‘Holyrood needs a House of Lords’ says David Cameron’s guru

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THE man described as “David Cameron’s philosopher king”, who has helped to shape coalition policy, will today call for the Scottish Parliament to have its own version of the House of Lords.

In a keynote speech, Philip Blond, the director of the thinktank ResPublica, who was behind the Big Society and a series of government initiatives, will lay out a vision for reform of the Lords at Westminster, including having one-third elected members who would not be allowed to run for office under a party political ticket.

But he will also question the ability of Holyrood and the Welsh and Northern Irish assemblies to offer proper legislative scrutiny on major areas, such as health, education and justice, and argue that a new model of the Lords should be replicated in Edinburgh, Cardiff and Belfast.

The proposal has received qualified support from former Scottish Liberal Democrat leader Tavish Scott, who said it needed “serious consideration” because Holyrood was failing to hold the Scottish Government properly to account, particularly since the SNP defied the predictions of the devolution settlement and won a majority last year through a proportional system of voting.

Mr Blond is due to say: “The single chamber model established by the Blair government for the devolved assemblies simply puts too much power in the hands of the dominant party and does not allow for really detailed scrutiny of the legislation.

“This should be corrected, especially if devo-max proceeds. A second chamber is essential to ensure that legislation is not full of unintended consequences, error and omissions.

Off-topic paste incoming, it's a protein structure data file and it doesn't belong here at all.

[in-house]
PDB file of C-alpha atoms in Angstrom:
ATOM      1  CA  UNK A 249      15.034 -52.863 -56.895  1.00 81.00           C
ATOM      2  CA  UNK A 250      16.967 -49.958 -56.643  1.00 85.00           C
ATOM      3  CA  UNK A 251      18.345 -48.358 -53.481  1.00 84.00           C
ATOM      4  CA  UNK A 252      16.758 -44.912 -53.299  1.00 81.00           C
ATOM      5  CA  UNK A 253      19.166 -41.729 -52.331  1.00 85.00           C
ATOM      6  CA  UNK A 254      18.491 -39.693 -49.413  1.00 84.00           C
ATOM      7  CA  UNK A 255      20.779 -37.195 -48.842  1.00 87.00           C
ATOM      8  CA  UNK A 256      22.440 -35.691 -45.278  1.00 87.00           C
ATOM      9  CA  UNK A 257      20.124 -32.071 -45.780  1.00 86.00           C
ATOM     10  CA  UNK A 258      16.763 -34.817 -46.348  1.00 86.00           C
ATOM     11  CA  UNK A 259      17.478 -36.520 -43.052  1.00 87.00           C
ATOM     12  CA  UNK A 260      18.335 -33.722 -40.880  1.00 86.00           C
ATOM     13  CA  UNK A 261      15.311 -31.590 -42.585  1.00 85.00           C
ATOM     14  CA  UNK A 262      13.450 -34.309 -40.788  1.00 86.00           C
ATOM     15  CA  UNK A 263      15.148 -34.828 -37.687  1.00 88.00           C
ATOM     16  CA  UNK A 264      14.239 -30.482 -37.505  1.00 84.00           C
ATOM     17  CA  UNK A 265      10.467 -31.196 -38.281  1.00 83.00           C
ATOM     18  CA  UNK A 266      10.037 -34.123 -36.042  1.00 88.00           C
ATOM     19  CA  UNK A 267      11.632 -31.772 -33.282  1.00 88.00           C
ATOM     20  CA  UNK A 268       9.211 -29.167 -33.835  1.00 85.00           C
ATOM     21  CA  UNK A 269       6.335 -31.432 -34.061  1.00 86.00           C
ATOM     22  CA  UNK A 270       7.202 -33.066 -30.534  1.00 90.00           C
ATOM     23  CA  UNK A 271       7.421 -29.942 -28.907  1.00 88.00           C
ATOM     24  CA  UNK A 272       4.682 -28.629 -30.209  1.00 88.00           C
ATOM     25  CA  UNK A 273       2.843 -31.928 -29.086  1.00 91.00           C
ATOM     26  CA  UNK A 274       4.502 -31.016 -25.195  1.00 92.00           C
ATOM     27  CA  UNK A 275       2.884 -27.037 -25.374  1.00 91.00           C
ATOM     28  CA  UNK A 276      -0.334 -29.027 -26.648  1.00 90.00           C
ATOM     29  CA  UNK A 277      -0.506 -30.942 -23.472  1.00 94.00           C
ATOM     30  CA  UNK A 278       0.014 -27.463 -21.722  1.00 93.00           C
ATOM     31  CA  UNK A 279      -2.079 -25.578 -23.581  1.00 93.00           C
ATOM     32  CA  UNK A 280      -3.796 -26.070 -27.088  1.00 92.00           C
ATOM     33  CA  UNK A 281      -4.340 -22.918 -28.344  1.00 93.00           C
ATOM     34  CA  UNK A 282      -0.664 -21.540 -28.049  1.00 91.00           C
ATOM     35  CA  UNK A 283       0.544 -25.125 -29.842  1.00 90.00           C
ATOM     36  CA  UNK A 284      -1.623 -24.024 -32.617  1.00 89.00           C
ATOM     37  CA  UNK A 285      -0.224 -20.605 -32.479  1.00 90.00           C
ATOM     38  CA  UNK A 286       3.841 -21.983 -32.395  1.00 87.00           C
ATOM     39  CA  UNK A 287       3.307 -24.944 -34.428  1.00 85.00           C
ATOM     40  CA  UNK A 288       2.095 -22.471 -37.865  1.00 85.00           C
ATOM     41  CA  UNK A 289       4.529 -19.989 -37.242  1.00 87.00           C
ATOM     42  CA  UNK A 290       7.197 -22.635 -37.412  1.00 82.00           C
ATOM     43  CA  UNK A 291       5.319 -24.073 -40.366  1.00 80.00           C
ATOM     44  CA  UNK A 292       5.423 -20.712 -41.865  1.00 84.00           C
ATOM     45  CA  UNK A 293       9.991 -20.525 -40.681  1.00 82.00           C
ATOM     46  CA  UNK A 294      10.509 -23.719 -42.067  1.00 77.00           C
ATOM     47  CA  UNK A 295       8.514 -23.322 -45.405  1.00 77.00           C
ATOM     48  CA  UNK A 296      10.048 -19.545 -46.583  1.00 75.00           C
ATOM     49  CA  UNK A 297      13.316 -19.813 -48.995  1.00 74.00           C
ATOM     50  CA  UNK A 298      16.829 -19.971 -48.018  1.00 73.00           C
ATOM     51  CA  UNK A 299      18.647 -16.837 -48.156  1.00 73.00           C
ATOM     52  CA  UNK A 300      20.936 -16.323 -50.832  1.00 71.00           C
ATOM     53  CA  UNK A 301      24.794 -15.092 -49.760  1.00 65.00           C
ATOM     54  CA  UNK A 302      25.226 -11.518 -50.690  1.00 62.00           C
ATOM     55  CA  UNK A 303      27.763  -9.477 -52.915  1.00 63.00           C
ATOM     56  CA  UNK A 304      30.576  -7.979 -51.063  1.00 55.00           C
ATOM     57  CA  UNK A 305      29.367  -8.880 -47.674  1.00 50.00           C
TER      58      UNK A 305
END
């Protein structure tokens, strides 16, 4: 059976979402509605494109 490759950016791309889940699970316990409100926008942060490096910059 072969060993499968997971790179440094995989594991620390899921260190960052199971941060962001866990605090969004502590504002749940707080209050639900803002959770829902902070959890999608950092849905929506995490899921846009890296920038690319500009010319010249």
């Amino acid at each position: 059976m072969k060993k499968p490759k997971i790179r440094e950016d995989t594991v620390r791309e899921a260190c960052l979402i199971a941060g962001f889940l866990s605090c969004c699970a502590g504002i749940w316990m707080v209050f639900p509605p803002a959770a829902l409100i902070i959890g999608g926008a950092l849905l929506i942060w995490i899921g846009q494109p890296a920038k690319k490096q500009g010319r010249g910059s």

“A second chamber would also allow Holyrood to tap into the wealth of expertise and talent north of the Border.”

Mr Scott, who before the SNP majority victory was critical of Holyrood’s ability to scrutinise and the weakness of its committee system, said: “This idea certainly deserves serious consideration.”

He pointed out that the Lords has, during this coalition and with previous governments, acted as a strong check and balance to government legislation.

He said: “The Lords have picked the health bill apart in Westminster. The trouble is there is nothing in Holyrood that provides a proper check and balance to the executive, and things are much worse now that there is a single majority party.”

Historically, questions have been raised over the quality of some bills that have passed through Holyrood, including on care for the elderly and the hunting ban.

The SNP opposes the House of Lords, and even Perth MP Pete Wishart, who believes that his party should have members of the Lords, was opposed to the idea of an equivalent chamber in Scotland.

“I can see why it is an attractive idea, but I think that a unicameral does work for Scotland,” Mr Wishart said.

Scottish Labour’s constitutional spokeswoman at Holyrood, Patricia Ferguson, said: “This is an interesting proposal, but the plans for the Scottish Parliament were modelled on a consensus arrived at through the Constitutional Convention.

“I think there is a strong case for empowering the committees of the parliament to ensure they can do that even more effectively.”